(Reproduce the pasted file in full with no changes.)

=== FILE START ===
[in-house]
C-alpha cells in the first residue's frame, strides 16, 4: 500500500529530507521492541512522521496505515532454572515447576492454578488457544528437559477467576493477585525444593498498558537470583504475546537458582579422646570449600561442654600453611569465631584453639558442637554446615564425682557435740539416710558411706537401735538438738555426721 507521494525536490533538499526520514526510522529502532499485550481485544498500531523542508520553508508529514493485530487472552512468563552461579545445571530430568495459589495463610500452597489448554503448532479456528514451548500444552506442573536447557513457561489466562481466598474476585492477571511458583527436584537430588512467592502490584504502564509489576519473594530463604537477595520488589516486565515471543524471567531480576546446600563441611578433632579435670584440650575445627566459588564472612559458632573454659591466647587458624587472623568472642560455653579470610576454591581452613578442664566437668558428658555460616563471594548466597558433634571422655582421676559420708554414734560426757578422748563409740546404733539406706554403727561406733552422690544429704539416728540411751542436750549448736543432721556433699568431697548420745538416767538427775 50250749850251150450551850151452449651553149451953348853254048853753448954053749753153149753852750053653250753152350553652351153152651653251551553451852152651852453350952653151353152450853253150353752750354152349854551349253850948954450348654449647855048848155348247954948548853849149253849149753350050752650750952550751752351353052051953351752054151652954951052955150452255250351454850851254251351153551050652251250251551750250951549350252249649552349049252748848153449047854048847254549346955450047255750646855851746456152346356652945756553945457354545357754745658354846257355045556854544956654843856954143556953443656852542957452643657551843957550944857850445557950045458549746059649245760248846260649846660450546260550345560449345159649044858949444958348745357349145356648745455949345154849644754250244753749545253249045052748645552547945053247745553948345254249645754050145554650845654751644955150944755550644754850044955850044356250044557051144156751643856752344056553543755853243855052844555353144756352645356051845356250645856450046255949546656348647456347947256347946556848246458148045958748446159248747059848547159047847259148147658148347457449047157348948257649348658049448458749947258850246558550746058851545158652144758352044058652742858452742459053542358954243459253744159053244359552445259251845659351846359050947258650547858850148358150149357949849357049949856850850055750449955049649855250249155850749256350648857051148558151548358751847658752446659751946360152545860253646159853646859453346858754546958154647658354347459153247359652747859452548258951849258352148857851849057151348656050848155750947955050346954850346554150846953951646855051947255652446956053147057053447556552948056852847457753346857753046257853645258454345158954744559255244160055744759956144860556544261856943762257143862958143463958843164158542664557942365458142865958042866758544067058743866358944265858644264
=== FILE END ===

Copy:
[in-house]
C-alpha cells in the first residue's frame, strides 16, 4: 500500500529530507521492541512522521496505515532454572515447576492454578488457544528437559477467576493477585525444593498498558537470583504475546537458582579422646570449600561442654600453611569465631584453639558442637554446615564425682557435740539416710558411706537401735538438738555426721 507521494525536490533538499526520514526510522529502532499485550481485544498500531523542508520553508508529514493485530487472552512468563552461579545445571530430568495459589495463610500452597489448554503448532479456528514451548500444552506442573536447557513457561489466562481466598474476585492477571511458583527436584537430588512467592502490584504502564509489576519473594530463604537477595520488589516486565515471543524471567531480576546446600563441611578433632579435670584440650575445627566459588564472612559458632573454659591466647587458624587472623568472642560455653579470610576454591581452613578442664566437668558428658555460616563471594548466597558433634571422655582421676559420708554414734560426757578422748563409740546404733539406706554403727561406733552422690544429704539416728540411751542436750549448736543432721556433699568431697548420745538416767538427775 50250749850251150450551850151452449651553149451953348853254048853753448954053749753153149753852750053653250753152350553652351153152651653251551553451852152651852453350952653151353152450853253150353752750354152349854551349253850948954450348654449647855048848155348247954948548853849149253849149753350050752650750952550751752351353052051953351752054151652954951052955150452255250351454850851254251351153551050652251250251551750250951549350252249649552349049252748848153449047854048847254549346955450047255750646855851746456152346356652945756553945457354545357754745658354846257355045556854544956654843856954143556953443656852542957452643657551843957550944857850445557950045458549746059649245760248846260649846660450546260550345560449345159649044858949444958348745357349145356648745455949345154849644754250244753749545253249045052748645552547945053247745553948345254249645754050145554650845654751644955150944755550644754850044955850044356250044557051144156751643856752344056553543755853243855052844555353144756352645356051845356250645856450046255949546656348647456347947256347946556848246458148045958748446159248747059848547159047847259148147658148347457449047157348948257649348658049448458749947258850246558550746058851545158652144758352044058652742858452742459053542358954243459253744159053244359552445259251845659351846359050947258650547858850148358150149357949849357049949856850850055750449955049649855250249155850749256350648857051148558151548358751847658752446659751946360152545860253646159853646859453346858754546958154647658354347459153247359652747859452548258951849258352148857851849057151348656050848155750947955050346954850346554150846953951646855051947255652446956053147057053447556552948056852847457753346857753046257853645258454345158954744559255244160055744759956144860556544261856943762257143862958143463958843164158542664557942365458142865958042866758544067058743866358944265858644264